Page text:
Alan Wake for PC
PC - Windows

Alan Wake

Feb 16, 2012

Trailer, Gameplay, & Screenshots


About this game

Content Rating: Teen


Fill the shoes of one Alan Wake, a man who makes his living from the terror of others as a best-selling suspense novelist. Trapped in the deceptively peaceful Washington town of Bright Falls, where he came to escape the trauma of losing his fiancée, Alan must piece together a mystery to prevent himself from being trapped inside a nightmarish world forever.

System Requirements


  • OS: Windows 7
  • Processor: Quad Core 2.66GHz Intel or 3.2GHz AMD
  • Memory: 4 GB RAM
  • Graphics: DirectX 10 compatible or later with 1GB RAM
  • DirectX®: 10
  • Hard Drive: 8 GB HD space
  • Sound: DirectX 9.0c compatible


  • OS: Windows XP SP2
  • Processor: Dual Core 2GHz Intel or 2.8GHz AMD
  • Memory: 2 GB RAM
  • Graphics: DirectX 10 compatible with 512MB RAM
  • DirectX®: 9.0c
  • Hard Drive: 8 GB HD space
  • Sound: DirectX 9.0c compatible

Critic Reviews

12 Reviews
Jon BlythApr 07, 2012
But any complaints pale in the shadows of this TV-fuelled, nerve-shredding joyride. And contrary to what you may have gathered from the console release years ago – this is not a game that's made for a comfortable sofa. It's a game to be played hunched over a keyboard and desk, with a set of headphones blocking out the outside world. Because that's exactly what Alan Wake is about.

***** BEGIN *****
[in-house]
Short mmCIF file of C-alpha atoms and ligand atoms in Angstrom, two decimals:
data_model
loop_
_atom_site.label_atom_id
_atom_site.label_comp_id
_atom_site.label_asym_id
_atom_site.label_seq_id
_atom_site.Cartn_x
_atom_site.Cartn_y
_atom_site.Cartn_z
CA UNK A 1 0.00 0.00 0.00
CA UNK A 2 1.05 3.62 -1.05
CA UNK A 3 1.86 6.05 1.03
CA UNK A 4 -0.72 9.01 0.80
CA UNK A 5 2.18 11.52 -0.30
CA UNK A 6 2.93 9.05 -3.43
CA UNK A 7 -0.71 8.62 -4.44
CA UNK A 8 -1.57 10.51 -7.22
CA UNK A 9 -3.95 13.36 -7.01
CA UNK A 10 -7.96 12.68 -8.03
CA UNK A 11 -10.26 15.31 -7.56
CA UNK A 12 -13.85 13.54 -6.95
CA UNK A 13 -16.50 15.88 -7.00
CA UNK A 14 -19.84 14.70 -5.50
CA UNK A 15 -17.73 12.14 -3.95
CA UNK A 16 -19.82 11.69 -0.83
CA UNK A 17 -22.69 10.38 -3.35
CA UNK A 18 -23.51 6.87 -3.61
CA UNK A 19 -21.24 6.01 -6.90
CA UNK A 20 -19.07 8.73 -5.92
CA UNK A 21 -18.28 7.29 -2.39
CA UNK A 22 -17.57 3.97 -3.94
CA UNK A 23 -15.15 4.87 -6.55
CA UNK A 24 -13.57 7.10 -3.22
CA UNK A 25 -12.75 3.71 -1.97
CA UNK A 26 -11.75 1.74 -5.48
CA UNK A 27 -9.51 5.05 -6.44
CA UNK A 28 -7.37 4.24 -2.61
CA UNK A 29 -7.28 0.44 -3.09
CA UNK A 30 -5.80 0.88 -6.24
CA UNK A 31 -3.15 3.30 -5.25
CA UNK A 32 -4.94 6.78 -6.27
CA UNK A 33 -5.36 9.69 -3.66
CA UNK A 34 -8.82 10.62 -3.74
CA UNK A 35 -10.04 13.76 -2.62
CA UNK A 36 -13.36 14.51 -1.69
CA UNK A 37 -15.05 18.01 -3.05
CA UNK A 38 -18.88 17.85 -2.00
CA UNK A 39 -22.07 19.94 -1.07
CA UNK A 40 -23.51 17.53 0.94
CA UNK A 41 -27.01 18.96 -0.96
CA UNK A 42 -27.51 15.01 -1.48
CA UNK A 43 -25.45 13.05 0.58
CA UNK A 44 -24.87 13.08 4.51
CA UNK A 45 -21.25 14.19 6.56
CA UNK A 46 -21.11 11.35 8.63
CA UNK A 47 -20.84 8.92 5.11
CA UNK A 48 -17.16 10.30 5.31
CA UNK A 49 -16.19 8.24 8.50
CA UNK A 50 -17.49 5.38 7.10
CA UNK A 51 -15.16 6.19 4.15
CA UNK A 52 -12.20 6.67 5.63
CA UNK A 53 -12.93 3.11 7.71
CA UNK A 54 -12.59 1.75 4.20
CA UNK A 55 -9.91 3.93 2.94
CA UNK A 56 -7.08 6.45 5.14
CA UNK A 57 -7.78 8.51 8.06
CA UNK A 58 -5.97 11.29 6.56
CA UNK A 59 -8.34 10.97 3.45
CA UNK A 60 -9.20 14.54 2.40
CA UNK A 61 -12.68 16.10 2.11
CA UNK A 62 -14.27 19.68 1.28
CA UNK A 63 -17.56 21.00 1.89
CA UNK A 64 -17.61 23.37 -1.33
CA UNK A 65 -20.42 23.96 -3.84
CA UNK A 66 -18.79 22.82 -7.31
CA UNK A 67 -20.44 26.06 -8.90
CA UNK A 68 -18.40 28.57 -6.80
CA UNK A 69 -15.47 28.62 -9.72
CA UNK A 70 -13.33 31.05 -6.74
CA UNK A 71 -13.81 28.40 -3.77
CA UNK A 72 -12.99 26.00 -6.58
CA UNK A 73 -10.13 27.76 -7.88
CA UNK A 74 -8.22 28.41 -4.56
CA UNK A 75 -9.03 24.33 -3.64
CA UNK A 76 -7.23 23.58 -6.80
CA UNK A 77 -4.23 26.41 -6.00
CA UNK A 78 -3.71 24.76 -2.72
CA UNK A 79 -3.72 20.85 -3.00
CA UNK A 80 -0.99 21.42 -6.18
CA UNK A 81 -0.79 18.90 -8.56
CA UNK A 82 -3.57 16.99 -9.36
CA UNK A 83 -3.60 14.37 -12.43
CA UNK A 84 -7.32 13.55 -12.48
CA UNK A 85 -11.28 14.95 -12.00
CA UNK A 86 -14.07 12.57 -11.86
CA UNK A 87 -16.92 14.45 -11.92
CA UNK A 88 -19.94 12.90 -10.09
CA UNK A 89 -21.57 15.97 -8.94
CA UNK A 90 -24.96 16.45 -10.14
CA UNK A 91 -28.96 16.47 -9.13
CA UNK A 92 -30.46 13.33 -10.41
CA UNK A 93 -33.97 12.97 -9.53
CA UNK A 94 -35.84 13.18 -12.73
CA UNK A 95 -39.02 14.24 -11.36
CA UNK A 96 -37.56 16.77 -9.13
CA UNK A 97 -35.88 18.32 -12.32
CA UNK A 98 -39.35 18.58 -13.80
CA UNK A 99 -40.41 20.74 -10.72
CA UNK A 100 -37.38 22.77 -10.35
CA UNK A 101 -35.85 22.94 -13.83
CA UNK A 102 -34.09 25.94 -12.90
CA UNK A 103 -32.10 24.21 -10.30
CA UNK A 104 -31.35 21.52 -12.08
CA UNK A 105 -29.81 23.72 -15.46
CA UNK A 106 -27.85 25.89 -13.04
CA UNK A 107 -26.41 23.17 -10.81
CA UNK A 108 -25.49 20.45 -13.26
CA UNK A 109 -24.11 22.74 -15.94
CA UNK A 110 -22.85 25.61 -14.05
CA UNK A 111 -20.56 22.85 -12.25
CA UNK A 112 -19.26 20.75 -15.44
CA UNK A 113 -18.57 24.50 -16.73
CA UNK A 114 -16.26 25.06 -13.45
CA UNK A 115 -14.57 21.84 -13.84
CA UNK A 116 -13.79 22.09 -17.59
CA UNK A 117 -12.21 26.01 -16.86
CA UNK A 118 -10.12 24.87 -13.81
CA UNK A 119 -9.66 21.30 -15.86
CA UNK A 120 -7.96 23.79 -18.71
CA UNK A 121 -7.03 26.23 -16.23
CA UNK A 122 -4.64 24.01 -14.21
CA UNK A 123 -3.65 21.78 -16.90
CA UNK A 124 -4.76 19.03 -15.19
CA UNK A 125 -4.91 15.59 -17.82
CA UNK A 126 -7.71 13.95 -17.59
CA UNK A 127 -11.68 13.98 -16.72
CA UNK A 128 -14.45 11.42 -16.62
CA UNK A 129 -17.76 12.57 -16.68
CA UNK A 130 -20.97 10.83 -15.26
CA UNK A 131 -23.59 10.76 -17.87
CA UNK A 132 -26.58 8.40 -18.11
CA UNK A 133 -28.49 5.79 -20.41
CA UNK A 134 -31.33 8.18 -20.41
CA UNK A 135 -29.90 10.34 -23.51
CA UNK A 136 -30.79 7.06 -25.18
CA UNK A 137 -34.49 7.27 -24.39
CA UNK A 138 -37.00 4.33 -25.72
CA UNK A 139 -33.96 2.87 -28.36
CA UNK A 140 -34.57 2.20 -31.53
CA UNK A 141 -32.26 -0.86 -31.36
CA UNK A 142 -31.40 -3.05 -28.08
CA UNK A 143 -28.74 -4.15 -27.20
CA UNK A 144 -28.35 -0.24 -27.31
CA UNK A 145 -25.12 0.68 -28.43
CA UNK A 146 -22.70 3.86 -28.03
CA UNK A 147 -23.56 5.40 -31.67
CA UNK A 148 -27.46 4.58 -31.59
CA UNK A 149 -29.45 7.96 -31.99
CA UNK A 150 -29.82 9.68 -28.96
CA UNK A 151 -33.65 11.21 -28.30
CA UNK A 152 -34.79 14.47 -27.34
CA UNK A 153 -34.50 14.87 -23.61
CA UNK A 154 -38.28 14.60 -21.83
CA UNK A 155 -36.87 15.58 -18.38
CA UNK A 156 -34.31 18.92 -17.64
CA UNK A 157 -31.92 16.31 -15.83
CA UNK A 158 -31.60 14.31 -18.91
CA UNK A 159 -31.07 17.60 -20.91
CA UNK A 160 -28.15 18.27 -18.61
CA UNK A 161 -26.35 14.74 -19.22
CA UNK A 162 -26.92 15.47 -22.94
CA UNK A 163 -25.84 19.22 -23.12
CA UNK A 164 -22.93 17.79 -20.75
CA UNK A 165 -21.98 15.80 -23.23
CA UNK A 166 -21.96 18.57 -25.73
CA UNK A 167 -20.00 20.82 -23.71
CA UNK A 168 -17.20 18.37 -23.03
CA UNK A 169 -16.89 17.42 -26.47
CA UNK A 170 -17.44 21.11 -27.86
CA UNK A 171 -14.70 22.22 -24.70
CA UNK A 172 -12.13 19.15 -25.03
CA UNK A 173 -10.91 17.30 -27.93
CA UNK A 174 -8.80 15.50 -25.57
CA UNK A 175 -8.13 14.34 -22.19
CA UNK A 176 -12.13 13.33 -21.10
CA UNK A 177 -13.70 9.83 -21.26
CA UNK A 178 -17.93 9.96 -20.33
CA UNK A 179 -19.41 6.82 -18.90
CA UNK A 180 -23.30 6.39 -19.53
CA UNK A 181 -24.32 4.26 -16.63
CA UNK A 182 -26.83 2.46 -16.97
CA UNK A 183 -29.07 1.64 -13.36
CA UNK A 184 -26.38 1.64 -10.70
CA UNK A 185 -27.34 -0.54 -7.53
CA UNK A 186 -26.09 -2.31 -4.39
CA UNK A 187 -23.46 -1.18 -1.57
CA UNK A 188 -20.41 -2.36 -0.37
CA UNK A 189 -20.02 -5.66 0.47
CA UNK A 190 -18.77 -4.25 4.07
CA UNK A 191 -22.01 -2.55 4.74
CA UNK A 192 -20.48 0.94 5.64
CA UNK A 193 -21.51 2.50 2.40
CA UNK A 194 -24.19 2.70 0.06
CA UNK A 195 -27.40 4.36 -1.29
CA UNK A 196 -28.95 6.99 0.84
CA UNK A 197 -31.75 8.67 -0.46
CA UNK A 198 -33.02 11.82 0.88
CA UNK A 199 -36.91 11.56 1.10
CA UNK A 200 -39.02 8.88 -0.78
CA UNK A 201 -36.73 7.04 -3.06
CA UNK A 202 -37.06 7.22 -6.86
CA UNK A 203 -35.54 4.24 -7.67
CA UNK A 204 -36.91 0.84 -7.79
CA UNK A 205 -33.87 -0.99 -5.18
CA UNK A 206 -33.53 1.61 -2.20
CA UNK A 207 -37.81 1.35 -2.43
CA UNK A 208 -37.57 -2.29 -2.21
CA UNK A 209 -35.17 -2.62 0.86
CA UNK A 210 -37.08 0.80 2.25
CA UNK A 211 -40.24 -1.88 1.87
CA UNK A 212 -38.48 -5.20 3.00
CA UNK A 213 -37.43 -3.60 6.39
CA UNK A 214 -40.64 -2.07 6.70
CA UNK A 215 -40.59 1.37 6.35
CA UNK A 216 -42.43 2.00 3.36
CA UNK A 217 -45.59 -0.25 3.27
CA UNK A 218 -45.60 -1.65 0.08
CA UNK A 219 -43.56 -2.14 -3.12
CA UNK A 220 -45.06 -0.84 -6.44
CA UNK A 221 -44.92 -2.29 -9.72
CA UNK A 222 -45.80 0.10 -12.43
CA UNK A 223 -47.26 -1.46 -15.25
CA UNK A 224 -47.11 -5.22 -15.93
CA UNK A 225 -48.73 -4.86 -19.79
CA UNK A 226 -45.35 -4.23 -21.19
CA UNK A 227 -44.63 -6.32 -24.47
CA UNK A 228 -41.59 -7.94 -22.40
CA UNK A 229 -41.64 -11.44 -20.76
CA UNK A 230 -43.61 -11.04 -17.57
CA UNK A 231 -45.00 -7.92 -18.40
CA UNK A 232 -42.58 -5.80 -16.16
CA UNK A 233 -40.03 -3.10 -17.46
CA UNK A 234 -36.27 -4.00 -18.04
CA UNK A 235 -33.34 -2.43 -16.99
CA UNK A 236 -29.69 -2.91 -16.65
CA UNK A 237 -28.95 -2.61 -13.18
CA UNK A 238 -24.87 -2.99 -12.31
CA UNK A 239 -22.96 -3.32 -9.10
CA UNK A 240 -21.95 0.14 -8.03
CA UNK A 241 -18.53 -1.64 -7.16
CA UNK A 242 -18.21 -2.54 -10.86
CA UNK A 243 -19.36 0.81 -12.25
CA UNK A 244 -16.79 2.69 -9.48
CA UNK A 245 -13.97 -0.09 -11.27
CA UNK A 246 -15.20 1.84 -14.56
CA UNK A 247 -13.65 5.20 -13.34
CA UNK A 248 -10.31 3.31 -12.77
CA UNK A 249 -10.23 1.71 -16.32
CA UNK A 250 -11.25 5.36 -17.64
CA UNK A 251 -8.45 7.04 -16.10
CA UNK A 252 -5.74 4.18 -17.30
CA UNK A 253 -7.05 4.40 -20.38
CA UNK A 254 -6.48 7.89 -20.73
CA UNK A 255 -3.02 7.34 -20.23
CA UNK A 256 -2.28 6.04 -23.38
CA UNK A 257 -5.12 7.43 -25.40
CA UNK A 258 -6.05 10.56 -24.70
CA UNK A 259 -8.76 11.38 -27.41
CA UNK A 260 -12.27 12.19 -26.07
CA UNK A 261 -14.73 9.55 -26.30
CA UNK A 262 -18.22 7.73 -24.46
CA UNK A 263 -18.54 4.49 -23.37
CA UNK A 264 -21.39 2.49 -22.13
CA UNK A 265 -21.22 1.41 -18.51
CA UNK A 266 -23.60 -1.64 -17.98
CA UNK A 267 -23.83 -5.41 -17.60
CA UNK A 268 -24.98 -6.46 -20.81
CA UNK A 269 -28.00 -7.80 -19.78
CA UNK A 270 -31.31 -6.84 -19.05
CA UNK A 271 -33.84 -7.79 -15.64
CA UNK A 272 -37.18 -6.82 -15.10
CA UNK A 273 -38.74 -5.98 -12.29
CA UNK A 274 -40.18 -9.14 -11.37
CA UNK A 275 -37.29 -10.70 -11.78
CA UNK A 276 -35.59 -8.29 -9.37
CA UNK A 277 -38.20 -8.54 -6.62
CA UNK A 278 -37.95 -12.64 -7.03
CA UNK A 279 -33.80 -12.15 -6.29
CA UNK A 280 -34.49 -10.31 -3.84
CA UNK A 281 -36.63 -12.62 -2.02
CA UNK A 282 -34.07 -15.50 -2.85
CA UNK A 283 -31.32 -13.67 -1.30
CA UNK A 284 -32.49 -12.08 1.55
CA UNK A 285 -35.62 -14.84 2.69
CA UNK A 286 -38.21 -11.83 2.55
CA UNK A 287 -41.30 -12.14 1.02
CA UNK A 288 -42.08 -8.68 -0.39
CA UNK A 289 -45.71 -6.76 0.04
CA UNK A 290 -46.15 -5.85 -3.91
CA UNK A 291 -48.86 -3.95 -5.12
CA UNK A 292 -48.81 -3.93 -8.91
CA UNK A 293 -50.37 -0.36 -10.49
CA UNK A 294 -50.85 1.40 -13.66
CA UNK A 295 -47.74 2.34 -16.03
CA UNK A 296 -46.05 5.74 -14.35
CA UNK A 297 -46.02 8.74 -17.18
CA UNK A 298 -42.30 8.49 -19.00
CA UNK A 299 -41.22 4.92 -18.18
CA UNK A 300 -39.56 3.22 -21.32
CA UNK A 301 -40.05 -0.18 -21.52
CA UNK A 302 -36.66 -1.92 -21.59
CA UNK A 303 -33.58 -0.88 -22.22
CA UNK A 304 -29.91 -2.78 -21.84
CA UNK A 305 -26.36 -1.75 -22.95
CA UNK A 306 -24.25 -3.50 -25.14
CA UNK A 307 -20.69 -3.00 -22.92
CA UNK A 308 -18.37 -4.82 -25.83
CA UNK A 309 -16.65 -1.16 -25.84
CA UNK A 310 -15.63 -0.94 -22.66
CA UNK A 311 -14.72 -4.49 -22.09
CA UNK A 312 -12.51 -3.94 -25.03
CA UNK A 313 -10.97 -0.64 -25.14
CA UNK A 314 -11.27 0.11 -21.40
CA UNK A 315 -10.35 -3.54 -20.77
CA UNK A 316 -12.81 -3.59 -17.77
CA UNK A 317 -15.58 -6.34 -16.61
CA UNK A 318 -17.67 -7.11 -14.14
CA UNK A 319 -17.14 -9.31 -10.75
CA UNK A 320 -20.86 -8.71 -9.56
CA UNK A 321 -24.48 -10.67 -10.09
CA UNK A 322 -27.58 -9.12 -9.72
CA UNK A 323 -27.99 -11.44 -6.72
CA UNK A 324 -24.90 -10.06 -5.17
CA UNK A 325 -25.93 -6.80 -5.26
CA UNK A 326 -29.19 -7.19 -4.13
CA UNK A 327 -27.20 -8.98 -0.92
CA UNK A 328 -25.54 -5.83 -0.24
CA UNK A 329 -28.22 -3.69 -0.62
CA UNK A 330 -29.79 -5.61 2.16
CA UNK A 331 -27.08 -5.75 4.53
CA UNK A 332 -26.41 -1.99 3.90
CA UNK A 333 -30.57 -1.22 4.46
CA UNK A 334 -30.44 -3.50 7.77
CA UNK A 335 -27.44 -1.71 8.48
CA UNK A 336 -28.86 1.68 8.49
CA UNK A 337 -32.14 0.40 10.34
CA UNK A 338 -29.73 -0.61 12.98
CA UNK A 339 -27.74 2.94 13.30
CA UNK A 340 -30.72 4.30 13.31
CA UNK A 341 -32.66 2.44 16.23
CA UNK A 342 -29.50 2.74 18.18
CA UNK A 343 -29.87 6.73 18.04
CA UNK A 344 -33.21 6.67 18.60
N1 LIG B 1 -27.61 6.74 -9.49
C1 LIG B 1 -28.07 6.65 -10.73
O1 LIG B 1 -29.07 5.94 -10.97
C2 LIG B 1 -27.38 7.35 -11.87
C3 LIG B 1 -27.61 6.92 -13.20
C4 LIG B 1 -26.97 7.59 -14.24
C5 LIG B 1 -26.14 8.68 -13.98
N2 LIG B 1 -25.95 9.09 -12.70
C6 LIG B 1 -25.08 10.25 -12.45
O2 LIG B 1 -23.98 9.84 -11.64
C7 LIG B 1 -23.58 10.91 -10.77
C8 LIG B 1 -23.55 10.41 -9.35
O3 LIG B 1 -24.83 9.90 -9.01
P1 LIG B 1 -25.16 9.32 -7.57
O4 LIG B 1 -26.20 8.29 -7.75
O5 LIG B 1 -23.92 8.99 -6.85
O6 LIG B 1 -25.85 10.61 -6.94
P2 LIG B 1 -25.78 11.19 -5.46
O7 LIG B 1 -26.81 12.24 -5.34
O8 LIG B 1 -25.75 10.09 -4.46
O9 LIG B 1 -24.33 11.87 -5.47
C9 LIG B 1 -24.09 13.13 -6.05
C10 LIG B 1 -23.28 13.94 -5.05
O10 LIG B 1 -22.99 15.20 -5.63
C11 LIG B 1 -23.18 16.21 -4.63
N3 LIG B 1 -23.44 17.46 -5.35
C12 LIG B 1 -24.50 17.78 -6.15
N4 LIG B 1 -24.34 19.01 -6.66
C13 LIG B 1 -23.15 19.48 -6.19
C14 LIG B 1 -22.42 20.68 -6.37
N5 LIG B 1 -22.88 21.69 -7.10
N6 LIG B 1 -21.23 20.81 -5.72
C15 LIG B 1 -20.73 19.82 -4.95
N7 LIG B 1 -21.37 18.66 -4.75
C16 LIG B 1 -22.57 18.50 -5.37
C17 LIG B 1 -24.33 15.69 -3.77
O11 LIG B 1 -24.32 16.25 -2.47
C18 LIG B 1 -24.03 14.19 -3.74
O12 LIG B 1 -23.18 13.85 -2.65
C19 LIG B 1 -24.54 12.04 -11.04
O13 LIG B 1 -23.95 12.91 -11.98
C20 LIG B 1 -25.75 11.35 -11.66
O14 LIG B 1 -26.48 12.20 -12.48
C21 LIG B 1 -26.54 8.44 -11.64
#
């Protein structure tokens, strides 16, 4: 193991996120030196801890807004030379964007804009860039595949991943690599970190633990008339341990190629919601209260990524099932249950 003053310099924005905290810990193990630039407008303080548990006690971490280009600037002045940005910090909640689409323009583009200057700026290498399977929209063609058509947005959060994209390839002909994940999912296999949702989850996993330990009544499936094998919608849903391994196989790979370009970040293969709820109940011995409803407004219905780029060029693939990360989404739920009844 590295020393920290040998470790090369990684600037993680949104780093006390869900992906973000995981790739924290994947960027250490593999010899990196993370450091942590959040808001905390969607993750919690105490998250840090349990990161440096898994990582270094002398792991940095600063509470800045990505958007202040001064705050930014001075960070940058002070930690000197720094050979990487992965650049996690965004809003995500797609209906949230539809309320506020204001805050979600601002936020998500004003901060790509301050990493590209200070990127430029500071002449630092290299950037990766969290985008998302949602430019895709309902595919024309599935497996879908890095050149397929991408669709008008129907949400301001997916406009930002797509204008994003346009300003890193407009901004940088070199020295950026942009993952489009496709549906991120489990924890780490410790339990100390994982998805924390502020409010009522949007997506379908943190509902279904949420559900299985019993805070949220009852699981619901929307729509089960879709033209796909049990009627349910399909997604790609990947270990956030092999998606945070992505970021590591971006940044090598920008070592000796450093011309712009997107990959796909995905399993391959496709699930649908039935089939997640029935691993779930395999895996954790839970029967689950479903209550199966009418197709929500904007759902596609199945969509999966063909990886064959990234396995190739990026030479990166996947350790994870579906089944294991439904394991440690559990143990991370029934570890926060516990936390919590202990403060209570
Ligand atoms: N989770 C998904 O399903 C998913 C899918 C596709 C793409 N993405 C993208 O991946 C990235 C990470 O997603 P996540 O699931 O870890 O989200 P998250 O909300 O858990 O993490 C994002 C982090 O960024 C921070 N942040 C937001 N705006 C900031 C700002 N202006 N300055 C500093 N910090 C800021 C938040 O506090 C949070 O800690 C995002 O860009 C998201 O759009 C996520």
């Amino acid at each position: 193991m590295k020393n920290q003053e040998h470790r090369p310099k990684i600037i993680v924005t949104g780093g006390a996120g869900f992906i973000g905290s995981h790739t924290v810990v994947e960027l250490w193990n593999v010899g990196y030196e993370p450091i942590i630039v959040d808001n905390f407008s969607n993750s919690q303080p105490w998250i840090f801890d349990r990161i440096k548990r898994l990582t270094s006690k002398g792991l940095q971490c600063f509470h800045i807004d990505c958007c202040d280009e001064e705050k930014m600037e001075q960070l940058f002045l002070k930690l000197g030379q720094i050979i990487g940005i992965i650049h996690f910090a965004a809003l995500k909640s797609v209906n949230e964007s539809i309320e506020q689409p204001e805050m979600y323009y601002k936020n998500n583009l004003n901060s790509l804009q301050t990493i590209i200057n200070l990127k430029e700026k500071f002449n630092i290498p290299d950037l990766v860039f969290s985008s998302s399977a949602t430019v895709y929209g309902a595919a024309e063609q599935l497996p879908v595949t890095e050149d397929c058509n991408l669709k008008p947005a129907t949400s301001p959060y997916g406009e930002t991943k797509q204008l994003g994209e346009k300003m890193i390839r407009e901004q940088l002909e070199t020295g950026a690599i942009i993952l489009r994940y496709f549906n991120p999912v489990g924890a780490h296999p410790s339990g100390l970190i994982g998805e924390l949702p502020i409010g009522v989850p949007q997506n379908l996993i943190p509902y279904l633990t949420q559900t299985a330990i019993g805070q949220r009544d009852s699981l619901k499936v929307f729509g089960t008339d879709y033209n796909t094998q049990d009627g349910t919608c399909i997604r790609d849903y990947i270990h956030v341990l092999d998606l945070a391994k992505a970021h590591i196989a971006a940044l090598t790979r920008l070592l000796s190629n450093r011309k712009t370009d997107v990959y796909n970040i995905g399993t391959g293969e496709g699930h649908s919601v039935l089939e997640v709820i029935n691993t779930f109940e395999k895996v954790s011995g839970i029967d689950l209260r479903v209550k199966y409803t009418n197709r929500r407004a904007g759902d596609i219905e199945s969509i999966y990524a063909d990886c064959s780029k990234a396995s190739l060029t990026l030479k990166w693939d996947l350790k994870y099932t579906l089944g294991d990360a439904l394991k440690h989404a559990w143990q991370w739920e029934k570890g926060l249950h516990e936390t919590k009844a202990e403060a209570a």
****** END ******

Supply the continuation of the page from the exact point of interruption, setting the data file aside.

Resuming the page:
Alan Wake feels right at home on the PC. While it retains some of the repetitive elements of the original console version, it does look prettier, and the extra content free of charge is a welcome addition to the package. Even the minor flaws are forgivable when you soak in the heady ambiance and get caught up in the foreboding current of this spook story. Killer storytelling, creative combat, and some of the slickest horror atmosphere you can find in a game make this supernatural showdown a memorable excursion to the dark side.
Charlie BarrattMay 05, 2010
The game's greatest strength lies in masterfully blending truth with fiction, mixing darkness with light and shifting backwards and forwards through time until you don't trust your own perception, let alone your hero's. Sadly, the recurring nightmare metaphor can also be extended to how you'll ultimately feel about the game; while half of Alan Wake is an original, compelling and brightly intelligent mystery story, the other half – which you'll sink unwillingly into over and over – is a murky, mundane slog through repetitive settings and recycled enemies.

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